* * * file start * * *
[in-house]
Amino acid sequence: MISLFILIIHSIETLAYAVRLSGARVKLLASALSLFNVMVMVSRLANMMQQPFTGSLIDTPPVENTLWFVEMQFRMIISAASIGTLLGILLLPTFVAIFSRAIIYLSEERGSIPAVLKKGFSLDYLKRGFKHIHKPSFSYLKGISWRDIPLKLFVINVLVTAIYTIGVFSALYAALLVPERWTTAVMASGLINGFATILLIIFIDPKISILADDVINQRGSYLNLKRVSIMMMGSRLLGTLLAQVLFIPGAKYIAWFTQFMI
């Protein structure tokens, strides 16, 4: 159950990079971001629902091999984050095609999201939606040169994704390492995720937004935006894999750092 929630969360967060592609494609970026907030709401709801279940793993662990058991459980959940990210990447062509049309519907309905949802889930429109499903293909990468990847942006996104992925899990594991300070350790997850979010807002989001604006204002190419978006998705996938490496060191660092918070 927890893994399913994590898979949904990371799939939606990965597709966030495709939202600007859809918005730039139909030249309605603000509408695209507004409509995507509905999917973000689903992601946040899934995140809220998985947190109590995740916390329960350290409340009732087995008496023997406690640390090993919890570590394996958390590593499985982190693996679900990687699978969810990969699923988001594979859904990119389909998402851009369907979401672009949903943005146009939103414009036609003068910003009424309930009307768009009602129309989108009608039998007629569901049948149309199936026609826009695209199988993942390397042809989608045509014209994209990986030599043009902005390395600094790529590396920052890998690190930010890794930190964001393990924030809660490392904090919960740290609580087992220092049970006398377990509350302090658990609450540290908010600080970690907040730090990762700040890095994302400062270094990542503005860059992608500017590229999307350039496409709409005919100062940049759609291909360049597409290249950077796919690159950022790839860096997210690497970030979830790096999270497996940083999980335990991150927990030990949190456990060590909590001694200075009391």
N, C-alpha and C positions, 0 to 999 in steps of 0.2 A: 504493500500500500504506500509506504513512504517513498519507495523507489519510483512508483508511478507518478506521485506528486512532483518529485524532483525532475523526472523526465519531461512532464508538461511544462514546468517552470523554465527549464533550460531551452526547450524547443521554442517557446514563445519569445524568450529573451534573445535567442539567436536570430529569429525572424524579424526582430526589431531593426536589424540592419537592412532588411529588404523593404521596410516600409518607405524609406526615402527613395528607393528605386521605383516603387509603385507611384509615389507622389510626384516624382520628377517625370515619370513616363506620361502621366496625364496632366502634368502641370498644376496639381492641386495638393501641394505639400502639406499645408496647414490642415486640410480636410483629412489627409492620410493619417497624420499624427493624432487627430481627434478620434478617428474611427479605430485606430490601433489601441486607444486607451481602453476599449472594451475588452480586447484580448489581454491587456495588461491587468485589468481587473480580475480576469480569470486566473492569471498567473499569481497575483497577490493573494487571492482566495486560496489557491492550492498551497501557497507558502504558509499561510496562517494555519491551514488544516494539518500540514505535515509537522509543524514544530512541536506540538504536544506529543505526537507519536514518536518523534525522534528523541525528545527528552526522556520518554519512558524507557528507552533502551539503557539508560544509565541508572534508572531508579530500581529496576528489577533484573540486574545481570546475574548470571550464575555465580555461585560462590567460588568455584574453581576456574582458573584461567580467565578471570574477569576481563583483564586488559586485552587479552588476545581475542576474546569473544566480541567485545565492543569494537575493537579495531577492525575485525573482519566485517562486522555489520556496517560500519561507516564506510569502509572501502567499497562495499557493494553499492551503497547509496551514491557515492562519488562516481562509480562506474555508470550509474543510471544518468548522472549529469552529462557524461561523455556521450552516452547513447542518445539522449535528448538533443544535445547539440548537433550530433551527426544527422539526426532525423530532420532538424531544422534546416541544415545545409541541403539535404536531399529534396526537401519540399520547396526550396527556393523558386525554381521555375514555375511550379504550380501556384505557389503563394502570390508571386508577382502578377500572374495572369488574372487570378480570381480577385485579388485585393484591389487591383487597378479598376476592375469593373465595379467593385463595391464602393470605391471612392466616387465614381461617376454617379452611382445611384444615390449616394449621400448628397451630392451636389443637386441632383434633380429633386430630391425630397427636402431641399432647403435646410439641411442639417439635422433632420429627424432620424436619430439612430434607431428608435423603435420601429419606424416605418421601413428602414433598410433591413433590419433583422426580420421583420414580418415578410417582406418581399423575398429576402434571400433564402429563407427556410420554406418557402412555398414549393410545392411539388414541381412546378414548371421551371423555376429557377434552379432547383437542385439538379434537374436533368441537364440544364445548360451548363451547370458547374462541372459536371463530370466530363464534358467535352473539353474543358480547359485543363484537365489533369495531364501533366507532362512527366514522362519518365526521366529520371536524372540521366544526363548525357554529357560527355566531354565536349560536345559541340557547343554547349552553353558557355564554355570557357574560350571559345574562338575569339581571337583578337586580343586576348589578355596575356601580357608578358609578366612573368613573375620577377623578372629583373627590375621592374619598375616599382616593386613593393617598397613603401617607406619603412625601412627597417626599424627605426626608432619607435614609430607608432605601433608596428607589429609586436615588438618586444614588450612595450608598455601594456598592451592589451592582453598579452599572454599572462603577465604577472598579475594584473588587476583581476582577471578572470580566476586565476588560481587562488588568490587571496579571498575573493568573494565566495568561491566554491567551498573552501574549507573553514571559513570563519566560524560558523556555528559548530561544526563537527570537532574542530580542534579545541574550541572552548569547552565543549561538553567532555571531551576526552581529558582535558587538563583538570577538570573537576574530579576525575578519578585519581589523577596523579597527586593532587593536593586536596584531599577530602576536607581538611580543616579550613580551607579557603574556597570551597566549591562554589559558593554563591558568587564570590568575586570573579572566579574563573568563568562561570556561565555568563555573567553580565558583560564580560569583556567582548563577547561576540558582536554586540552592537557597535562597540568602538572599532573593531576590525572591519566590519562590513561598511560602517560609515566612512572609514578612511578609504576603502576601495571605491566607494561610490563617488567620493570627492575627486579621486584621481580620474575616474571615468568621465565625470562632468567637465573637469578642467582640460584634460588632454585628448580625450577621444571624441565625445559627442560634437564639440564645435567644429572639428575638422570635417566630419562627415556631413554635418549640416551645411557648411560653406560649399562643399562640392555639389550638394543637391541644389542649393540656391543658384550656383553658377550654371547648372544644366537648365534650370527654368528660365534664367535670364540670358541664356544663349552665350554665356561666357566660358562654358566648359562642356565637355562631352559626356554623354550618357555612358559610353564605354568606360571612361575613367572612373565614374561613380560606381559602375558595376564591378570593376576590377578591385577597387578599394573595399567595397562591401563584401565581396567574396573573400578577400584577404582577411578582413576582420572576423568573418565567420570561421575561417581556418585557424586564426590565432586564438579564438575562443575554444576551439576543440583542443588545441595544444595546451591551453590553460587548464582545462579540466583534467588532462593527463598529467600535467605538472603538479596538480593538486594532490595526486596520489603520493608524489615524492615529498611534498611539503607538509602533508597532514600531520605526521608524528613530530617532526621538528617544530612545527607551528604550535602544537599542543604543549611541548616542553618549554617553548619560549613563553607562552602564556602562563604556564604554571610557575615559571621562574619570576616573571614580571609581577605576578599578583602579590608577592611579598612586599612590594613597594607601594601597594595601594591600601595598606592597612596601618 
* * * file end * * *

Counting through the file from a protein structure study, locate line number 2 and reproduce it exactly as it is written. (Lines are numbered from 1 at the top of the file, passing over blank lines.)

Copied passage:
Amino acid sequence: MISLFILIIHSIETLAYAVRLSGARVKLLASALSLFNVMVMVSRLANMMQQPFTGSLIDTPPVENTLWFVEMQFRMIISAASIGTLLGILLLPTFVAIFSRAIIYLSEERGSIPAVLKKGFSLDYLKRGFKHIHKPSFSYLKGISWRDIPLKLFVINVLVTAIYTIGVFSALYAALLVPERWTTAVMASGLINGFATILLIIFIDPKISILADDVINQRGSYLNLKRVSIMMMGSRLLGTLLAQVLFIPGAKYIAWFTQFMI